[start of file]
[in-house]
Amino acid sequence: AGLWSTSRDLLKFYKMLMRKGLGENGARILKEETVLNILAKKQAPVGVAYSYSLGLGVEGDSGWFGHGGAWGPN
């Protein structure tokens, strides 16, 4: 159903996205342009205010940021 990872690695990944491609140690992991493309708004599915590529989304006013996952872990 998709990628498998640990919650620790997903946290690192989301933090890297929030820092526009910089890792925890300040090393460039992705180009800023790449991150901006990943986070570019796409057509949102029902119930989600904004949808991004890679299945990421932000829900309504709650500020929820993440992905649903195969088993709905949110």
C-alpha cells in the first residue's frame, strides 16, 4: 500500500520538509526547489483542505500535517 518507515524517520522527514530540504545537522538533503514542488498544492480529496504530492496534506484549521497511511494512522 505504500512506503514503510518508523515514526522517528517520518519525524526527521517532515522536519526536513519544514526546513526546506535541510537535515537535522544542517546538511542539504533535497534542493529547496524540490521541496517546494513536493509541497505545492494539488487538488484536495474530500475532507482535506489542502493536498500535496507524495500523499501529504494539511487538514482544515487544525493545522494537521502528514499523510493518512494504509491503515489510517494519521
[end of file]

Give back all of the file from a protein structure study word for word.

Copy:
[in-house]
Amino acid sequence: AGLWSTSRDLLKFYKMLMRKGLGENGARILKEETVLNILAKKQAPVGVAYSYSLGLGVEGDSGWFGHGGAWGPN
């Protein structure tokens, strides 16, 4: 159903996205342009205010940021 990872690695990944491609140690992991493309708004599915590529989304006013996952872990 998709990628498998640990919650620790997903946290690192989301933090890297929030820092526009910089890792925890300040090393460039992705180009800023790449991150901006990943986070570019796409057509949102029902119930989600904004949808991004890679299945990421932000829900309504709650500020929820993440992905649903195969088993709905949110």
C-alpha cells in the first residue's frame, strides 16, 4: 500500500520538509526547489483542505500535517 518507515524517520522527514530540504545537522538533503514542488498544492480529496504530492496534506484549521497511511494512522 505504500512506503514503510518508523515514526522517528517520518519525524526527521517532515522536519526536513519544514526546513526546506535541510537535515537535522544542517546538511542539504533535497534542493529547496524540490521541496517546494513536493509541497505545492494539488487538488484536495474530500475532507482535506489542502493536498500535496507524495500523499501529504494539511487538514482544515487544525493545522494537521502528514499523510493518512494504509491503515489510517494519521